A trip to a Didcot opticians resulted in the diagnosis of a brain tumour for eight-year-old local boy, Winston French.
The youngster had been experiencing headaches and vomiting for a number of weeks so his mum, Felicity French, took him to see a local GP who then suggested making an appointment at an opticians.
Having been a Specsavers customer for a number of years, Mrs French made an appointment at the store in Didcot. In what was his first eye test, Winston was seen by store director and optometrist Rukhsana Bi.
‘When I examined the back of Winston’s eye I could see that the optic nerve margins were blurred,’ says Rukhsana. ‘This, coupled with his symptoms, meant I was sure it needed further investigation. Without panicking Mrs French, I explained that he needed to go to hospital.’
Winston was seen in the critical assessment unit at the John Radcliffe Hospital where he had some further tests, including MRI and CT scans. These confirmed that he had a golf ball sized tumour behind his eye and between the two hemispheres of the brain which would require an operation to remove it.
‘After the surgery, which removed 95% of the tumour, Winston was in hospital for eight days,’ says Mrs French. ‘He then had to have courses of radio and chemo therapy to make sure all of the tumour had gone. The radio therapy was every day for six weeks followed by eight rounds of chemo in six-week cycles, which equated to approximating a year and a half of treatments in total. He was absolutely brilliant throughout, never complaining and just getting on with it.’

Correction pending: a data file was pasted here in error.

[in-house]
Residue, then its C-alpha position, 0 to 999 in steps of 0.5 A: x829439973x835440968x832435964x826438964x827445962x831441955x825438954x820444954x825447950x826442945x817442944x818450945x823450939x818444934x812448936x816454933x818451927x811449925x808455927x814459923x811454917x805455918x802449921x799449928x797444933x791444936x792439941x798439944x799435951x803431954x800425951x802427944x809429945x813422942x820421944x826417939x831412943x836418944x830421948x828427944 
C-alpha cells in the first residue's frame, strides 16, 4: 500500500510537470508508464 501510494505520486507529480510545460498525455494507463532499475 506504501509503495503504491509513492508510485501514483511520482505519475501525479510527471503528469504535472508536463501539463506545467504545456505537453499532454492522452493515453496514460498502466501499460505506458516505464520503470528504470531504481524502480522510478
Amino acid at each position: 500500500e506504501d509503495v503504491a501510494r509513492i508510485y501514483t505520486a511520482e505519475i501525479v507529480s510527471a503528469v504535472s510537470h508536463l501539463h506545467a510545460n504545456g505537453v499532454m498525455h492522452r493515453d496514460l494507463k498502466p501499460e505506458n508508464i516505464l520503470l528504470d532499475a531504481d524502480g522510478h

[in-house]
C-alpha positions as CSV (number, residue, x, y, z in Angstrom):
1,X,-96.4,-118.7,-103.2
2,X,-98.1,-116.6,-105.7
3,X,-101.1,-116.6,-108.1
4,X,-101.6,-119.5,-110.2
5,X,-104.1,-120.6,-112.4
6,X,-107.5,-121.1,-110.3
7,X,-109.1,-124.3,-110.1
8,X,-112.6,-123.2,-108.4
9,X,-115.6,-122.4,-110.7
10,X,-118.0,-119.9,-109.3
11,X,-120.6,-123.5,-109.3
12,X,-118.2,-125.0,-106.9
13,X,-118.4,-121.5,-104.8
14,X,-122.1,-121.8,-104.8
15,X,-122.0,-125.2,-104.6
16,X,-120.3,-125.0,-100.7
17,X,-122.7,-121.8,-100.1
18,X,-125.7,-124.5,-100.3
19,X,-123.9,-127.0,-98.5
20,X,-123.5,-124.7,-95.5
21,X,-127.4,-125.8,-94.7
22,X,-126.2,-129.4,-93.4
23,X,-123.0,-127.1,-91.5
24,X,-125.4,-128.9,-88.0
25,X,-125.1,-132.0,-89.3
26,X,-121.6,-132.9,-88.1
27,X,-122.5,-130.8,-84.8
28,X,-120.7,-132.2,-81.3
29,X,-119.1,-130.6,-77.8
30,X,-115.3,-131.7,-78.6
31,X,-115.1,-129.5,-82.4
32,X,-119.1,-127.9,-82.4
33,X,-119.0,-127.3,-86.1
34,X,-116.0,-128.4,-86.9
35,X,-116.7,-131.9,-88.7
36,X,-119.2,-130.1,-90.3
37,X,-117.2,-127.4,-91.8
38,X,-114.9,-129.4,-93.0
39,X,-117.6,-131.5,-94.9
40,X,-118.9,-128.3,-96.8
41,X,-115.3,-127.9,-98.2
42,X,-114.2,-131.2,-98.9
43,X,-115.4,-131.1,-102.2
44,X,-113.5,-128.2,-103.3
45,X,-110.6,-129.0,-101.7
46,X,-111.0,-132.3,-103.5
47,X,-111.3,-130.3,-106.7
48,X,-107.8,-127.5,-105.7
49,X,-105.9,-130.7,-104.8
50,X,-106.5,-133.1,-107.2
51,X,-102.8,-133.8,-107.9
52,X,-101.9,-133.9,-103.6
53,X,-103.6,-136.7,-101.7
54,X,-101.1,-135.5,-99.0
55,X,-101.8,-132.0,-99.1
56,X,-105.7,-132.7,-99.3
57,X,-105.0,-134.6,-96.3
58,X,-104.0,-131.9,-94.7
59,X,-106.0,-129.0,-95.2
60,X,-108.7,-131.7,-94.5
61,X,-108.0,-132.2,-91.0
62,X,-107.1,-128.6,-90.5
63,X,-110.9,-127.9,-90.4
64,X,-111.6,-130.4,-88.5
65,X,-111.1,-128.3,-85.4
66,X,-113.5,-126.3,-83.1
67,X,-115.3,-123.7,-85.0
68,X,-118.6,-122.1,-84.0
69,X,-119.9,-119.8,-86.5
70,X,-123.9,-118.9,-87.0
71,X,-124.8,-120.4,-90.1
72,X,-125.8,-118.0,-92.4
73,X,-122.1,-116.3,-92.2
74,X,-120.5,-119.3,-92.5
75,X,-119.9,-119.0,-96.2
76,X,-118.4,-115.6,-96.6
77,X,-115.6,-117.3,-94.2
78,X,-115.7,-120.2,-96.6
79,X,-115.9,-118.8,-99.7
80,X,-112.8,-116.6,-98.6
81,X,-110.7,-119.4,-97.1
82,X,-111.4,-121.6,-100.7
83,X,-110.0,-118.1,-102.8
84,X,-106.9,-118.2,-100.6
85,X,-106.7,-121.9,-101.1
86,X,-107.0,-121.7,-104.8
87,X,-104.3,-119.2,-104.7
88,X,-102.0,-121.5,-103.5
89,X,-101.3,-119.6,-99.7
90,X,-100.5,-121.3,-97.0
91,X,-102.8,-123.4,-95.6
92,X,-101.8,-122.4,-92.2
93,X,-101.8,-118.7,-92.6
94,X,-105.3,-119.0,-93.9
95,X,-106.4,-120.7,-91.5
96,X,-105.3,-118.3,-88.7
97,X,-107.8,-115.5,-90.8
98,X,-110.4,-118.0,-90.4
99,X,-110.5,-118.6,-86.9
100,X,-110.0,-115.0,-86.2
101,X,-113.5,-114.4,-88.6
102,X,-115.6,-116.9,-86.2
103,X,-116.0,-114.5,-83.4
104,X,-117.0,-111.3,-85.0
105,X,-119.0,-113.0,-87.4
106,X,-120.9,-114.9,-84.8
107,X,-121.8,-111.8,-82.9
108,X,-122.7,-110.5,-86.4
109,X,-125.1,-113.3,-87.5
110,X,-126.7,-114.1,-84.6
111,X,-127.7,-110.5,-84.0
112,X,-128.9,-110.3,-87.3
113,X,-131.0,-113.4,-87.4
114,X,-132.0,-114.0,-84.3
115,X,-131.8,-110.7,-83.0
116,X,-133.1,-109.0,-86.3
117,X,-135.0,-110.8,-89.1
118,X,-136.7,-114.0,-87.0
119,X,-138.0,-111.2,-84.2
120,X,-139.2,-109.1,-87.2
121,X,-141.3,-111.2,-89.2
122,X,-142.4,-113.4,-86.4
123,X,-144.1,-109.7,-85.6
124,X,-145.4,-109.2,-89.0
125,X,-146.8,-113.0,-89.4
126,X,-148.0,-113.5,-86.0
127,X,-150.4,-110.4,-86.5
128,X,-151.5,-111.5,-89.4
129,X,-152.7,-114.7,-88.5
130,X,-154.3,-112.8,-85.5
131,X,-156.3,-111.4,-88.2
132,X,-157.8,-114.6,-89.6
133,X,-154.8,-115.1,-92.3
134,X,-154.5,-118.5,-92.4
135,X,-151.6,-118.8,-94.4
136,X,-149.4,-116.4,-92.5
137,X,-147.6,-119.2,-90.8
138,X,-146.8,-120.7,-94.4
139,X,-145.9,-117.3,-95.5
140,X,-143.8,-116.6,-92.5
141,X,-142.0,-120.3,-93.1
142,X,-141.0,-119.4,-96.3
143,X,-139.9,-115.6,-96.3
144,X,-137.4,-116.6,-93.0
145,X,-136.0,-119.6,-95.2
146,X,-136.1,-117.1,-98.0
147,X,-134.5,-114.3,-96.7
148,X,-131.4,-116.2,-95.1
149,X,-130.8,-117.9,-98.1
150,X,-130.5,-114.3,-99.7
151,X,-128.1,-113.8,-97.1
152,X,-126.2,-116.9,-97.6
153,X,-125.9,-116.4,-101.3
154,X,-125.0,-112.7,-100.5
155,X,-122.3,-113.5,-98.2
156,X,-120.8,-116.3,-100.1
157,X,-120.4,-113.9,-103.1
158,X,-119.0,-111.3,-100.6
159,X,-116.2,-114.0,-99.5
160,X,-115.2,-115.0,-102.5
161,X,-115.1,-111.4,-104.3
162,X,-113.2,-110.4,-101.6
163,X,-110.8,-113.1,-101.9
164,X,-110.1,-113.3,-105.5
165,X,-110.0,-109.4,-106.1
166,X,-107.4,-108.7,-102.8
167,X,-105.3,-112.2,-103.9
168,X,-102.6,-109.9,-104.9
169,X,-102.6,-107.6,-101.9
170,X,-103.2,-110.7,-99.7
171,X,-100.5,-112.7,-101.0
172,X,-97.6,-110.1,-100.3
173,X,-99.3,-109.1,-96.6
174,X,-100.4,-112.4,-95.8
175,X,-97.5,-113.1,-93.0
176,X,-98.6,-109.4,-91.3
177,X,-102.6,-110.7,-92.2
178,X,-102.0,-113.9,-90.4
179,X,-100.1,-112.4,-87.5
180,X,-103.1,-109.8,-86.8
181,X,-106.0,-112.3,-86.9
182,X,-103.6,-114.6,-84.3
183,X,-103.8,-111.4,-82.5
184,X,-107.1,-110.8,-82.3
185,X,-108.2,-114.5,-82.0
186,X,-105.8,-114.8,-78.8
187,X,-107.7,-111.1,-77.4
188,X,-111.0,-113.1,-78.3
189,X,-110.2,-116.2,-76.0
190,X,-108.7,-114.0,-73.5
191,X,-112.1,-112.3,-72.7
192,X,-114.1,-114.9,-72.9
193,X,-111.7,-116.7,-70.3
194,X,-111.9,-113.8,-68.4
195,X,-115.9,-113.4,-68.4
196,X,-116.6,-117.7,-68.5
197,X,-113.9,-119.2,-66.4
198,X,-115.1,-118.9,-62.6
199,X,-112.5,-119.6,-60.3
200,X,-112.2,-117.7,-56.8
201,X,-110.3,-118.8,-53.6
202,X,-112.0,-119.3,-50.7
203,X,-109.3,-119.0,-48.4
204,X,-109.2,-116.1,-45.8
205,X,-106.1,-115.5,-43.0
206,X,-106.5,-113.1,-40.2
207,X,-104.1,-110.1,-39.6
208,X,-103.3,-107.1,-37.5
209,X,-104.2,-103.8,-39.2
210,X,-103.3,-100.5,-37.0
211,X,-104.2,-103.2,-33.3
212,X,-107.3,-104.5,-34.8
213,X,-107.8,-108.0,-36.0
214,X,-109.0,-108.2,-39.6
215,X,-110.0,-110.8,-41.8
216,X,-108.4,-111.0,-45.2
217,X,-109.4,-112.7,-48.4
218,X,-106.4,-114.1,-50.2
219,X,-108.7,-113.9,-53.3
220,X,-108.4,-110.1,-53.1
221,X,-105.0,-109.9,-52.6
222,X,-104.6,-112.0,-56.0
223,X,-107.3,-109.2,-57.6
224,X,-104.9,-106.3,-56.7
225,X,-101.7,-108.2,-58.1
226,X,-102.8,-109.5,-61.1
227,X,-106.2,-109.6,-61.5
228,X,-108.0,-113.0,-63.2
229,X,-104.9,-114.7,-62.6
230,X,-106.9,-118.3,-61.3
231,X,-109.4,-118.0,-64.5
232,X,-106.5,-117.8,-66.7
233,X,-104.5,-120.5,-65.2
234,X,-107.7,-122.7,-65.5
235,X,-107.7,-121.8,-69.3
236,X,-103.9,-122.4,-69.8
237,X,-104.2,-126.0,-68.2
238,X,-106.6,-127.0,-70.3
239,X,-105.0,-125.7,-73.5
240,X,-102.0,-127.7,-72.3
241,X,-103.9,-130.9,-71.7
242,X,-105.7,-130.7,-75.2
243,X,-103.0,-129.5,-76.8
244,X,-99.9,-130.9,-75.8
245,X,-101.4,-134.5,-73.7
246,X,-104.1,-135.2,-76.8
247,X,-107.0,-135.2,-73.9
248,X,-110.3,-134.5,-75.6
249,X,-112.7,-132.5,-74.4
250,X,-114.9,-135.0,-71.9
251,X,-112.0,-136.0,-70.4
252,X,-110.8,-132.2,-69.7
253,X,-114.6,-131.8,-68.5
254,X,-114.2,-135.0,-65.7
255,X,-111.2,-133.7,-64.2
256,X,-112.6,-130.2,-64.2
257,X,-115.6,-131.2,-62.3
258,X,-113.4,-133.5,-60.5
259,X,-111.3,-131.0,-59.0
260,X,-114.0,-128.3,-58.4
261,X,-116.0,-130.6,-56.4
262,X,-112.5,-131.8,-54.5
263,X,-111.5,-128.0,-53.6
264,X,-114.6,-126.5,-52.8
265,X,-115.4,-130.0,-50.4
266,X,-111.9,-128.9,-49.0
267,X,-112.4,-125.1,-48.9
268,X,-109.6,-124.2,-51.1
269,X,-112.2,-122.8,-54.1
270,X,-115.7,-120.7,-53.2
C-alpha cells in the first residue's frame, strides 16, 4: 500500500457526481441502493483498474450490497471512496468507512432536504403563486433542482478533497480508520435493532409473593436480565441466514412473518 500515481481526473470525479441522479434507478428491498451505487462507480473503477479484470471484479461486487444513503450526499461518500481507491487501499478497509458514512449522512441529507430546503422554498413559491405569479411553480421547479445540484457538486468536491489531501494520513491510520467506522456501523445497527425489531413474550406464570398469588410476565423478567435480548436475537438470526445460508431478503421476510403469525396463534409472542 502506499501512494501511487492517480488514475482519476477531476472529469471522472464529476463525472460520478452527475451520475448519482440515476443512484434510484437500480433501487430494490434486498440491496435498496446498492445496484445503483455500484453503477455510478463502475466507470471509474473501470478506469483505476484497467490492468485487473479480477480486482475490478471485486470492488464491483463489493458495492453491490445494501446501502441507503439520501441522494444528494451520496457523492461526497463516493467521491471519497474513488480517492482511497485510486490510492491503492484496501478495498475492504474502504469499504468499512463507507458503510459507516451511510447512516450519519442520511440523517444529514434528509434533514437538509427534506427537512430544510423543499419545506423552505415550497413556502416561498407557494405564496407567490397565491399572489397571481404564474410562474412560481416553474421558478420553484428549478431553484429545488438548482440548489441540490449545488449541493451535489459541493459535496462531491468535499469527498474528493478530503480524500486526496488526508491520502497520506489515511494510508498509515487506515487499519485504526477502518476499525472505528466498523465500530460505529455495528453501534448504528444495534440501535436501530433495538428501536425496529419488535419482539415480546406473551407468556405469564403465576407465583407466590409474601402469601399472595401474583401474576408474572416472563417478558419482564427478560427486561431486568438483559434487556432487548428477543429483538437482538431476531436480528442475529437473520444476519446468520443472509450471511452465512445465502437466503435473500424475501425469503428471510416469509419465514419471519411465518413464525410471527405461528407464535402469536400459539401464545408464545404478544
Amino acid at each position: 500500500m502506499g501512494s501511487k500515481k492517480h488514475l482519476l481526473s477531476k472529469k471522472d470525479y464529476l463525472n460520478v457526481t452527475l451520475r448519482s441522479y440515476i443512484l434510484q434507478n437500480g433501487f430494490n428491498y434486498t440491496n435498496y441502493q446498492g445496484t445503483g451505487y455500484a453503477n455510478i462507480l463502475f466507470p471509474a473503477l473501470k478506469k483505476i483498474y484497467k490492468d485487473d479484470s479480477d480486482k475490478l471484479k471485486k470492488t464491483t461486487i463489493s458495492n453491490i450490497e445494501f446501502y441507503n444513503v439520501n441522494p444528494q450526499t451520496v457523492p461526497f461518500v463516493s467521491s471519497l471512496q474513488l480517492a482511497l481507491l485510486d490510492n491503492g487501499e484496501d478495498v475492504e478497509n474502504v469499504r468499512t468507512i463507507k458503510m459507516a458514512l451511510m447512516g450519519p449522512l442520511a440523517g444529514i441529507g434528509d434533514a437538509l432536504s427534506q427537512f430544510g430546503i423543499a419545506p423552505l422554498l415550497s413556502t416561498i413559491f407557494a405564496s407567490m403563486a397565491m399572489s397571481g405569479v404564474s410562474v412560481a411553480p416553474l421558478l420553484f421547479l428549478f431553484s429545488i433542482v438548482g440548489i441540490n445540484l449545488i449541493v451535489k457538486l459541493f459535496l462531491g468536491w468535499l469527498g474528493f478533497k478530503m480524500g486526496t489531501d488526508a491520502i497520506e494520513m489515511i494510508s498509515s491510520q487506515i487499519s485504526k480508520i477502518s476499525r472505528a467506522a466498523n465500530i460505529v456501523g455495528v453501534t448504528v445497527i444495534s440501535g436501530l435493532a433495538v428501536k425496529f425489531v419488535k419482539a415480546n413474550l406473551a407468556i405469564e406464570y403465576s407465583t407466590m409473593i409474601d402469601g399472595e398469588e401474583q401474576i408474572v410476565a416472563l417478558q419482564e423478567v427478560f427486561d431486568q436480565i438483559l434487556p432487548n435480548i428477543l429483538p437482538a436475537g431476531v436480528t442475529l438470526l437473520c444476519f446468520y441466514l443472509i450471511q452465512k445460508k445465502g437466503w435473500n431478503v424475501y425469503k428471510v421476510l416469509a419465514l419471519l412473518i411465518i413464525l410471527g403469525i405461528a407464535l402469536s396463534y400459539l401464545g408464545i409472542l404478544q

Thankfully the treatment was a success and Winston, now nine-years-old, has been given the all clear and is back at school.
‘I’m so grateful to Rukhsana for picking up the problem,’ continues Mrs French. ‘I’d always just thought eye tests were about how well you can see, I didn’t realise they could do so much more than that. Rukhsana was brilliant, as although I could tell something wasn’t right, she was really calm and reassuring.’
‘It’s great to hear that Winston has made a full recovery,’ comments Rukhsana. ‘I’m just pleased that we were able to help in confirming his diagnosis so that he could get the right treatment. We recommend children should have a sight test from the age of three and then every two years afterwards. If you notice any changes in your vision though, you could make an appointment immediately.’
Research published by the Royal National Institute of Blind People (RNIB), shows one in five people will live with sight loss in their lifetime despite at least half of all cases being avoidable. The statistics also show that 300 people in the UK start living with sight loss every day.
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